Oklahomans recognize 25th anniversary of the Americans with Disabilities Act July 26

Americans with Disabilities (ADA) 25 1990-2015

Oklahoma City ─ July 26 will mark the 25th anniversary of the Americans with Disabilities Act, landmark legislation which prohibits discrimination and guarantees the civil rights of people with disabilities.

When President George H. W. Bush signed the legislation in 1990, he said, “Let the shameful wall of exclusion finally come tumbling down.”

In Oklahoma, Governor Mary Fallin issued a proclamation declaring July 26, 2015 as Americans with Disabilities Act Day in recognition of 15.8% of the population or more than 594,400 Oklahomans with disabilities.

The ADA focuses on equal access to employment, state and local government services, businesses that provide goods or services to the public and telecommunications, as well as education, transportation and inclusion in other aspects of community life.

“The ADA promises those of us with disabilities will have the same rights and opportunities as everyone else – something which was not protected by law before this law was enacted,” explained Joe Cordova, executive director for the Oklahoma Department of Rehabilitation Services executive director.

Cordova, who is blind, was once a client of the DRS counterpart agency in New Mexico.

“We have made a lot of progress in terms of electronic accessibility,” Cordova added. “Physical accessibility to buildings has been very good. Even access to programs and services has improved, but the one area where we have the most room for significant progress is employment.”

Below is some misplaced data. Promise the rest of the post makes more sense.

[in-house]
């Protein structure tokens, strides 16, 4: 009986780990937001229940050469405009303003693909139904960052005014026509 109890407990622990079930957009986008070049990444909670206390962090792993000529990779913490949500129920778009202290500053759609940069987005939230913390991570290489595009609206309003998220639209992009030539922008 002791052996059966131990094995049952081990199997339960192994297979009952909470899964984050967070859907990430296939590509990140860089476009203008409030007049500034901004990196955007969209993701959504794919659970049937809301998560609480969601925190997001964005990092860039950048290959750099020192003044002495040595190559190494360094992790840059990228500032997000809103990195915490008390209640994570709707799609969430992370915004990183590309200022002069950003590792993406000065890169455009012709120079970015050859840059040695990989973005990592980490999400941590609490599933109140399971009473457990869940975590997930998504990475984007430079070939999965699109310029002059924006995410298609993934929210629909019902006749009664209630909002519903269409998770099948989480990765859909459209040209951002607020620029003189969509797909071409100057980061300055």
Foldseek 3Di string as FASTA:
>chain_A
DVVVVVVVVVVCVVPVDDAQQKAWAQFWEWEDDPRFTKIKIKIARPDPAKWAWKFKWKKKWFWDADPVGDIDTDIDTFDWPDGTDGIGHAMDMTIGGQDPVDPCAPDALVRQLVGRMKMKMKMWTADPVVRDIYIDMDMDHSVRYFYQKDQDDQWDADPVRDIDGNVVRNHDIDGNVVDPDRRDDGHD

McAlester Regional Health Center waits for the right person for the job

Pippins stands in front of a chiller that is more than 12 feet tall and 8 wide.

MCALESTER, Okla. -- Merriam-Webster Dictionary defines inspiration as something that makes someone want to do something; a force or influence that inspires someone. The Oklahoma Department of Rehabilitation Services defines inspiration as Alex Pippins, former client of the visual services division.

Pippins entered the vocational rehabilitation program because of his diabetes and desire to go to work. He left the program because he is now successfully employed with McAlester Regional Health Center as a Heating, Ventilation, Air Conditioning and Refrigeration (HVAC/R) Tech in the plant operations department.

OSB's Richelle Zampella Wins Braille Challenge

The Oklahoma Department of Rehabilitation Services and the Oklahoma School for the Blind are proud to announce that 9th grader, Richelle Zampella, won first place in the Junior Varsity level at the National Braille Challenge.

In order for Zampella to compete in the national competition at the Braille Institute in Los, Angeles, CA, she had to scored in the top 12 of all the JV, grades 7-9, who competed at regional events. To win first place and the $1,500 prize, she had the highest scores on the four tests:

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